Two Kentucky utilities – Louisville Gas and Electric Company and Kentucky Utilities Company – which generate 80% of their electricity from coal and 19% from natural gas (that’s 99% fossil fuels in total), have requested approval to build a 100 MWac solar power plant.
The Hardin County powerplant would be ten times larger than the state’s largest running facility, and would be more than double (probably triple) the state’s total installed capacity of ~45 MW. It would be the largest signed deal for the state, eclipsing last year’s signing of an 86 MWac project, the largest in Kentucky known to pv magazine USA.
The Public Service Commission of Kentucky has 64 days to consider the package of documents, with a final ruling coming no later than March 31, 2020.
The deal has an extra layer or two as can be seen in the above image. First, the two utilities directly contracted with the solar power developer, ibV Energy Partners, to purchase the electricity from Rhudes Creek Solar LLC for 20 years. The electricity will then be split up between Toyota, Dow and the customers of each utility. Toyota and Dow are both Kentucky Utility customers, and will take 50% and 25% respectively. The remaining 25% will be 9.75% sent to Louisville Gas and Electric Company, with 15.25% to Kentucky Utilities Company end-users.
The utility said that the contract is for a flat price per kilowatt-hour over its life, with the plant expecting to be commercially available by 2022.
Among the documents included in the filing, starting on page 68, is a large table of bids, costs, and systems sizes from the 16 companies that submitted 71 proposals – although it’s heavily redacted. In other filings, the energy companies requested and were given permission to redact all information that might harm the two companies in future negotiations.
Energy storage was considered, even though it wasn’t requested. However, it was too expensive – specifically noting the capacity costs in the filings:
As a point of comparison, the companies’ combustion turbines at the Brown Station have a levelized “stay-open” fixed cost of $0.96/kW-month, which equates to an annual capacity cost of between $1.4 and $1.5 million. These combustion turbines each provide more than six-times the capacity of the proposed battery and the ability to provide energy for a longer duration.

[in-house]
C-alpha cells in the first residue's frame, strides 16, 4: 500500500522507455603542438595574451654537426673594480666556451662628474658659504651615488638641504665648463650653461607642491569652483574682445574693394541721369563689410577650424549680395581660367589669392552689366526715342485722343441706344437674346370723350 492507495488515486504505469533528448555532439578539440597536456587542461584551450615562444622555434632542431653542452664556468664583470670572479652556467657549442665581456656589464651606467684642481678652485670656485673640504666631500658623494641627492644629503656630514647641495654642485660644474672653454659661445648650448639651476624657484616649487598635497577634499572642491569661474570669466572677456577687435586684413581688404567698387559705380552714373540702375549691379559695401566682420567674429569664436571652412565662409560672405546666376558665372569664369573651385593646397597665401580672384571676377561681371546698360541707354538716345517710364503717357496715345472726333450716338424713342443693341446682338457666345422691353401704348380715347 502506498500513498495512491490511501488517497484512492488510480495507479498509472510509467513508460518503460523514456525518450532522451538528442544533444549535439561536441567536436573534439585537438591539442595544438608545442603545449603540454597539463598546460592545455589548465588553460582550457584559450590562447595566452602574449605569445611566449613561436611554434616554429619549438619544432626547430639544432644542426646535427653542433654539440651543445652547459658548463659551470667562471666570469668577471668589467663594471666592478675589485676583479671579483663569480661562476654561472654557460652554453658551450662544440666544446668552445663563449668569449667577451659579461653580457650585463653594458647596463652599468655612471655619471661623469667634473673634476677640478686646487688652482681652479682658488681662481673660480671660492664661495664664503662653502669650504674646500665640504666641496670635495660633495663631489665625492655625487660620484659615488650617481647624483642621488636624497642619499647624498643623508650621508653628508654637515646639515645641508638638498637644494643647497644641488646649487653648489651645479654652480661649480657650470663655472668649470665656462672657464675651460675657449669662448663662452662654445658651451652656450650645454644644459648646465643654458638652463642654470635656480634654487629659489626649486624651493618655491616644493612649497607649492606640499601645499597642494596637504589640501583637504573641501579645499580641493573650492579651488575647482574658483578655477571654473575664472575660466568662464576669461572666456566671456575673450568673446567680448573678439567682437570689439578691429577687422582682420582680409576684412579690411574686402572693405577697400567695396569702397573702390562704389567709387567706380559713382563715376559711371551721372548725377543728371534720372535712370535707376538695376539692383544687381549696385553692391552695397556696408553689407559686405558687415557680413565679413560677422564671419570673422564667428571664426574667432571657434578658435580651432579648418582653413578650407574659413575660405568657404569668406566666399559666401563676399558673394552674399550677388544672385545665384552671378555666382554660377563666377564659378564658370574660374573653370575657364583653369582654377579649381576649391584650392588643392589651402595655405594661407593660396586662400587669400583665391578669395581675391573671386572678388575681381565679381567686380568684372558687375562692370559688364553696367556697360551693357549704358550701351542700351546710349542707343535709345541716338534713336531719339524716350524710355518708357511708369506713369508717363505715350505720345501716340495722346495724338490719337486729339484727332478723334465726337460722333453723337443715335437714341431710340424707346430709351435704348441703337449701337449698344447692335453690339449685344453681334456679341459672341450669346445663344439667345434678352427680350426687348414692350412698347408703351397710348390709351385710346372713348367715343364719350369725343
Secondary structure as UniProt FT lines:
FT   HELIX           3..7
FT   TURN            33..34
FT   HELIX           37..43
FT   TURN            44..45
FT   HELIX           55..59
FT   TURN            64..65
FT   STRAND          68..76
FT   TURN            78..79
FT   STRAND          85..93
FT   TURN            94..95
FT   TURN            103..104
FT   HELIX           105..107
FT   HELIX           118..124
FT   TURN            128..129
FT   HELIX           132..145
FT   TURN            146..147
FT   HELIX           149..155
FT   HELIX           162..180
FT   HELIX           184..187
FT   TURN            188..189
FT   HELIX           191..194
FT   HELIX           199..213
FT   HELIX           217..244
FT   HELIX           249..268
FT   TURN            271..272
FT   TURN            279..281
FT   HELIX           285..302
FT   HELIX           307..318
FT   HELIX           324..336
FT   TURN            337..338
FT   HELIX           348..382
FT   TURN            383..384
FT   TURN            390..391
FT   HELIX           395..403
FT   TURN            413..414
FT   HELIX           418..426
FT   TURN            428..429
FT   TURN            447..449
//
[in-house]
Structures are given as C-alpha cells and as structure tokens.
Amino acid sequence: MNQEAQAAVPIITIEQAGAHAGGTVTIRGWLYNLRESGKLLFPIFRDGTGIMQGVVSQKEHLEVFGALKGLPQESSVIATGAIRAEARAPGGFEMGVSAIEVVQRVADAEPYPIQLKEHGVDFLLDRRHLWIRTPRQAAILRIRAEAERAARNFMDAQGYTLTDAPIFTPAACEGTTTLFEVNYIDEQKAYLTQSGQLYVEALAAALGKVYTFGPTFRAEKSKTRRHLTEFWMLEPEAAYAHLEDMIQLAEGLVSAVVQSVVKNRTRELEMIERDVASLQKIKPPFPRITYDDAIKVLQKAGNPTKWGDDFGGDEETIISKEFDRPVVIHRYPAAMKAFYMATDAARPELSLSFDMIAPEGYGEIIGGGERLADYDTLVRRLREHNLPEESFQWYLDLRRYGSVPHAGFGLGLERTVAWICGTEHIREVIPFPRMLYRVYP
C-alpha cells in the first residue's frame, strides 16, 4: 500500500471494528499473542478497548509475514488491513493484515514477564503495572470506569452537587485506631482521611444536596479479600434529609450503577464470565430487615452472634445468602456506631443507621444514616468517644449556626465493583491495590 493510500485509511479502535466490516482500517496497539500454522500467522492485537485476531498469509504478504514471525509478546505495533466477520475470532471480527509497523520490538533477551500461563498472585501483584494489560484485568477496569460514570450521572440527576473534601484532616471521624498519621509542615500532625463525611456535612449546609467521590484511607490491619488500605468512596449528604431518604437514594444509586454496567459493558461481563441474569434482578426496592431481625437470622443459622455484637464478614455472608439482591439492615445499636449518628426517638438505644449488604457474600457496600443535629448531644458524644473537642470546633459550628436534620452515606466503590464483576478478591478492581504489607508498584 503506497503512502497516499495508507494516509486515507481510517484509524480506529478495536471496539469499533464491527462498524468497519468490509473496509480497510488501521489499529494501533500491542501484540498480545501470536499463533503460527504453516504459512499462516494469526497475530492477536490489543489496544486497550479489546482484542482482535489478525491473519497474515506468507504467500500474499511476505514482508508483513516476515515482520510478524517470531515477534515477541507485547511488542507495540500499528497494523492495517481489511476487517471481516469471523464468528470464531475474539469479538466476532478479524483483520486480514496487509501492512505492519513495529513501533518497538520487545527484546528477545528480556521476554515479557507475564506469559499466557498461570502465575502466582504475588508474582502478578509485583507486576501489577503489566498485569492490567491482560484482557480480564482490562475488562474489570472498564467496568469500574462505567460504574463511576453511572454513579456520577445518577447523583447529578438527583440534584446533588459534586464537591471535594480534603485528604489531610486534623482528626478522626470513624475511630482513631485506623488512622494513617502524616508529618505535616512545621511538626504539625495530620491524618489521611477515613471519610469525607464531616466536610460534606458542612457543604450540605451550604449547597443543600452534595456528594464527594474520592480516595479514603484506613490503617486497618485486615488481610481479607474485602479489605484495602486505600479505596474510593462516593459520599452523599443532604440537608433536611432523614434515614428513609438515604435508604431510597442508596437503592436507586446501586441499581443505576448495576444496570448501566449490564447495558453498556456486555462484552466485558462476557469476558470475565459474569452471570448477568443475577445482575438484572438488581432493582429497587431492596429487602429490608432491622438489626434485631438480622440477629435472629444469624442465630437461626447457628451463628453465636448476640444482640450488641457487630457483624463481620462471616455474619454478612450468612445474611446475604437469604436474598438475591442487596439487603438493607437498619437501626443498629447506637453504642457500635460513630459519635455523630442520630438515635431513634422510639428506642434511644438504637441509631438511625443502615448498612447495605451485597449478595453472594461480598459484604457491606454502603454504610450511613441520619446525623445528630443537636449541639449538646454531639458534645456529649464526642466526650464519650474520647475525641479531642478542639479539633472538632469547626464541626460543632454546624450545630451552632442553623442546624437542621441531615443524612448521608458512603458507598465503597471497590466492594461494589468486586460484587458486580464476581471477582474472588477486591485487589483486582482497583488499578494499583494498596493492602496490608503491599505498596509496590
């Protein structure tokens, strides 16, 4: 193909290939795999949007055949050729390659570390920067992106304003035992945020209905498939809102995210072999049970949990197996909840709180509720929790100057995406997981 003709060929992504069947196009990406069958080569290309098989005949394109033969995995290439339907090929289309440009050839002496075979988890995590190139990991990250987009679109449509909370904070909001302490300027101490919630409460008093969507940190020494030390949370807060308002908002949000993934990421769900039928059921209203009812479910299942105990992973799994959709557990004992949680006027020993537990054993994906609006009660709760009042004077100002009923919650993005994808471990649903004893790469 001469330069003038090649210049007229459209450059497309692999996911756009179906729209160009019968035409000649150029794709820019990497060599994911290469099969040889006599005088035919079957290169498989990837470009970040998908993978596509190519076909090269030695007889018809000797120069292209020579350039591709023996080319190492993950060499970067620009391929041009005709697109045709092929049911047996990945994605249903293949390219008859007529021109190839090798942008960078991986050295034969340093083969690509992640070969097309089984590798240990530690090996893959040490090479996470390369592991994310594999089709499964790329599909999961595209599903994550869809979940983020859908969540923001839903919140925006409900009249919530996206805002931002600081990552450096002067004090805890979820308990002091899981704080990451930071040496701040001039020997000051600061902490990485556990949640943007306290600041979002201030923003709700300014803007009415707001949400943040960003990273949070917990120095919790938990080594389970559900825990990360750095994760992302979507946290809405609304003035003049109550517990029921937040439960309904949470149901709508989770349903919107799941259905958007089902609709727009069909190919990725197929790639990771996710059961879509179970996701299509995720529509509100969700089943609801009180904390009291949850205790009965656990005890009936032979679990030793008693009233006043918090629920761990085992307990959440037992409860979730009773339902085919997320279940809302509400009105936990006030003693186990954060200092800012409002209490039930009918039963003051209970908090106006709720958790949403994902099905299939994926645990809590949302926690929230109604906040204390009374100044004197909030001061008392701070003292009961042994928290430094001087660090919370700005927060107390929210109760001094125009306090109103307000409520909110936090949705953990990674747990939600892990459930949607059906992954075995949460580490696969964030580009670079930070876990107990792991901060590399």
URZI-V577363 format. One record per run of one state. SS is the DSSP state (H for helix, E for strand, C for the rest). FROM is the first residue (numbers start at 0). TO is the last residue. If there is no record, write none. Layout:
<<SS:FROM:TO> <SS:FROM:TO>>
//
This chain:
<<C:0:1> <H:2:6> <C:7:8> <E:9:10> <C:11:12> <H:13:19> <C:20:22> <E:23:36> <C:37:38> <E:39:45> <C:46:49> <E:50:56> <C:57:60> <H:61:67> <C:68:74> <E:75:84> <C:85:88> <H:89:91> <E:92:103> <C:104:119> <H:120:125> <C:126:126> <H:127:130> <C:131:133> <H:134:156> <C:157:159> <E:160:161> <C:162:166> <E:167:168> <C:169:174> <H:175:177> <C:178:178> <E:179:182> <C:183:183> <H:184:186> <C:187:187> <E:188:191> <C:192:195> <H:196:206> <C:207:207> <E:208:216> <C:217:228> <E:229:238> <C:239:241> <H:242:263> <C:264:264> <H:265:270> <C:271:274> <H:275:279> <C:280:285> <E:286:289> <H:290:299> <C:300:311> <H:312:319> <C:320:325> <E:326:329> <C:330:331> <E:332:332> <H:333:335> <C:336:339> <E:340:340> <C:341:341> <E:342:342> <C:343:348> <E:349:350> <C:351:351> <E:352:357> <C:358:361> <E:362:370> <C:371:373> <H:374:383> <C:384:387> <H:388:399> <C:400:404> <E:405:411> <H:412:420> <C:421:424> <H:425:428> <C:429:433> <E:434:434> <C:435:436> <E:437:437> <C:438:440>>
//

SEIA currently ranks the state of Kentucky 44th in solar volume in the U.S. with 44.89 MW deployed. SEIA projects 321 MW of new capacity over the next five years.
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Interesting, even in coal country solar PV is beginning to insert itself into the grid. I found it funny, about 3 years ago, the Kentucky coal mining museum installed solar PV to power the buildings to reduce electricity costs and overhead costs to keep the museum running.
“Energy storage was considered, even though it wasn’t requested. However, it was too expensive – specifically noting the capacity costs in the filings:”
One always has to wonder what “metrics” were used to determine “too expensive”. Energy storage in and of itself has been proven by the so called “big battery” installed by TESLA across the Neoen wind farm in Australia in 2017. This asset is said to have cost $63 million USD to construct and has generated stacked grid service revenues of $50 million in two years of operations. Where and how one uses the energy storage means as much as how big and at what cost. In an industry that is used to amortization periods of 30 to 40 years, they will have to figure out assets that are more efficient and can amortize in 10 years or less. I’m thinking the electric utility industry is unable to see, just how energy storage can become a low cost “spinning demand” or “spinning reserve” power plant with (stored potential) instead of burning fuel 24/7 just in case the grid demands require more generation resources online. There’s got to be several plants burning fuel without selling a product right now that could be replaced with a large energy storage facility that could use non-fueled generation during the day and shift the “spinning” operation to night when the grid demand increases. A solar PV plant doesn’t have to be (just) for generating power during the day time.
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